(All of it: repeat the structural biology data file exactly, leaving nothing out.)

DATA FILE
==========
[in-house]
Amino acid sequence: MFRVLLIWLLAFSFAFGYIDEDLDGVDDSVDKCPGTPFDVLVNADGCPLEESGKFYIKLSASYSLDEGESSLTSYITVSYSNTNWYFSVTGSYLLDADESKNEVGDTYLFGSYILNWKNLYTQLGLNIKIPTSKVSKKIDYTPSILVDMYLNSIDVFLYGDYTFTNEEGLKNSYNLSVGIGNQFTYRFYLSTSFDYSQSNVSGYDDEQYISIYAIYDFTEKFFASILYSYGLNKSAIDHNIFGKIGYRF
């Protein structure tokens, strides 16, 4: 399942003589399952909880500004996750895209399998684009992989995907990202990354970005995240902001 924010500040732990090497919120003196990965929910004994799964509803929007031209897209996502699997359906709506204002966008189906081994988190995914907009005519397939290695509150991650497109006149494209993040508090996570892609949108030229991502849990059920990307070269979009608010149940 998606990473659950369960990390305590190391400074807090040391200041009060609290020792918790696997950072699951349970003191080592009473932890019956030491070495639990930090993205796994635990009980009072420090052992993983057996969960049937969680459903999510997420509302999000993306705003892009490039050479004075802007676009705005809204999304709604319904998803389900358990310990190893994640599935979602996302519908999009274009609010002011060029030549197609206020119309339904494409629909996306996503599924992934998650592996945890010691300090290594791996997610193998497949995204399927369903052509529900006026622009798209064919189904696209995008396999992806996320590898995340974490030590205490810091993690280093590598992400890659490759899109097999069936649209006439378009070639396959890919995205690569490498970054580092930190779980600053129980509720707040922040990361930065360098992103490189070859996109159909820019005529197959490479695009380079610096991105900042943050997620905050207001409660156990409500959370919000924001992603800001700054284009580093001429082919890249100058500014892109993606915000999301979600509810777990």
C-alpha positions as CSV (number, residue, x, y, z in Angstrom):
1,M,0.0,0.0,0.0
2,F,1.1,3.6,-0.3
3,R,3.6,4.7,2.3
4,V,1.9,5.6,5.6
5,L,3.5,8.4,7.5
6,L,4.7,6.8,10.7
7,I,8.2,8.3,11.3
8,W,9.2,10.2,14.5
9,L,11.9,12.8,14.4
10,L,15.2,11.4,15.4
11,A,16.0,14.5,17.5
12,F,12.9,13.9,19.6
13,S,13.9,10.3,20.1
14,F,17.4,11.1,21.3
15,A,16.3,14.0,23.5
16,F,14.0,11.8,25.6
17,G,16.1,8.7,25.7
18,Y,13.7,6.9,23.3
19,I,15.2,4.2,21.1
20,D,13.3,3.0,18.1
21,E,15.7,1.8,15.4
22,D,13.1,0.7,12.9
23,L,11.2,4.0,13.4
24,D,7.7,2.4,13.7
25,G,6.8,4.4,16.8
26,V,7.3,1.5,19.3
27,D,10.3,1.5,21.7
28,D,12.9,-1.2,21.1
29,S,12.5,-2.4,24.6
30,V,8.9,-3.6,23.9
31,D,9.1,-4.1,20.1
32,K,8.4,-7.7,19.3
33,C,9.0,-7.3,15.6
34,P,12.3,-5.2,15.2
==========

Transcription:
[in-house]
Amino acid sequence: MFRVLLIWLLAFSFAFGYIDEDLDGVDDSVDKCPGTPFDVLVNADGCPLEESGKFYIKLSASYSLDEGESSLTSYITVSYSNTNWYFSVTGSYLLDADESKNEVGDTYLFGSYILNWKNLYTQLGLNIKIPTSKVSKKIDYTPSILVDMYLNSIDVFLYGDYTFTNEEGLKNSYNLSVGIGNQFTYRFYLSTSFDYSQSNVSGYDDEQYISIYAIYDFTEKFFASILYSYGLNKSAIDHNIFGKIGYRF
């Protein structure tokens, strides 16, 4: 399942003589399952909880500004996750895209399998684009992989995907990202990354970005995240902001 924010500040732990090497919120003196990965929910004994799964509803929007031209897209996502699997359906709506204002966008189906081994988190995914907009005519397939290695509150991650497109006149494209993040508090996570892609949108030229991502849990059920990307070269979009608010149940 998606990473659950369960990390305590190391400074807090040391200041009060609290020792918790696997950072699951349970003191080592009473932890019956030491070495639990930090993205796994635990009980009072420090052992993983057996969960049937969680459903999510997420509302999000993306705003892009490039050479004075802007676009705005809204999304709604319904998803389900358990310990190893994640599935979602996302519908999009274009609010002011060029030549197609206020119309339904494409629909996306996503599924992934998650592996945890010691300090290594791996997610193998497949995204399927369903052509529900006026622009798209064919189904696209995008396999992806996320590898995340974490030590205490810091993690280093590598992400890659490759899109097999069936649209006439378009070639396959890919995205690569490498970054580092930190779980600053129980509720707040922040990361930065360098992103490189070859996109159909820019005529197959490479695009380079610096991105900042943050997620905050207001409660156990409500959370919000924001992603800001700054284009580093001429082919890249100058500014892109993606915000999301979600509810777990």
C-alpha positions as CSV (number, residue, x, y, z in Angstrom):
1,M,0.0,0.0,0.0
2,F,1.1,3.6,-0.3
3,R,3.6,4.7,2.3
4,V,1.9,5.6,5.6
5,L,3.5,8.4,7.5
6,L,4.7,6.8,10.7
7,I,8.2,8.3,11.3
8,W,9.2,10.2,14.5
9,L,11.9,12.8,14.4
10,L,15.2,11.4,15.4
11,A,16.0,14.5,17.5
12,F,12.9,13.9,19.6
13,S,13.9,10.3,20.1
14,F,17.4,11.1,21.3
15,A,16.3,14.0,23.5
16,F,14.0,11.8,25.6
17,G,16.1,8.7,25.7
18,Y,13.7,6.9,23.3
19,I,15.2,4.2,21.1
20,D,13.3,3.0,18.1
21,E,15.7,1.8,15.4
22,D,13.1,0.7,12.9
23,L,11.2,4.0,13.4
24,D,7.7,2.4,13.7
25,G,6.8,4.4,16.8
26,V,7.3,1.5,19.3
27,D,10.3,1.5,21.7
28,D,12.9,-1.2,21.1
29,S,12.5,-2.4,24.6
30,V,8.9,-3.6,23.9
31,D,9.1,-4.1,20.1
32,K,8.4,-7.7,19.3
33,C,9.0,-7.3,15.6
34,P,12.3,-5.2,15.2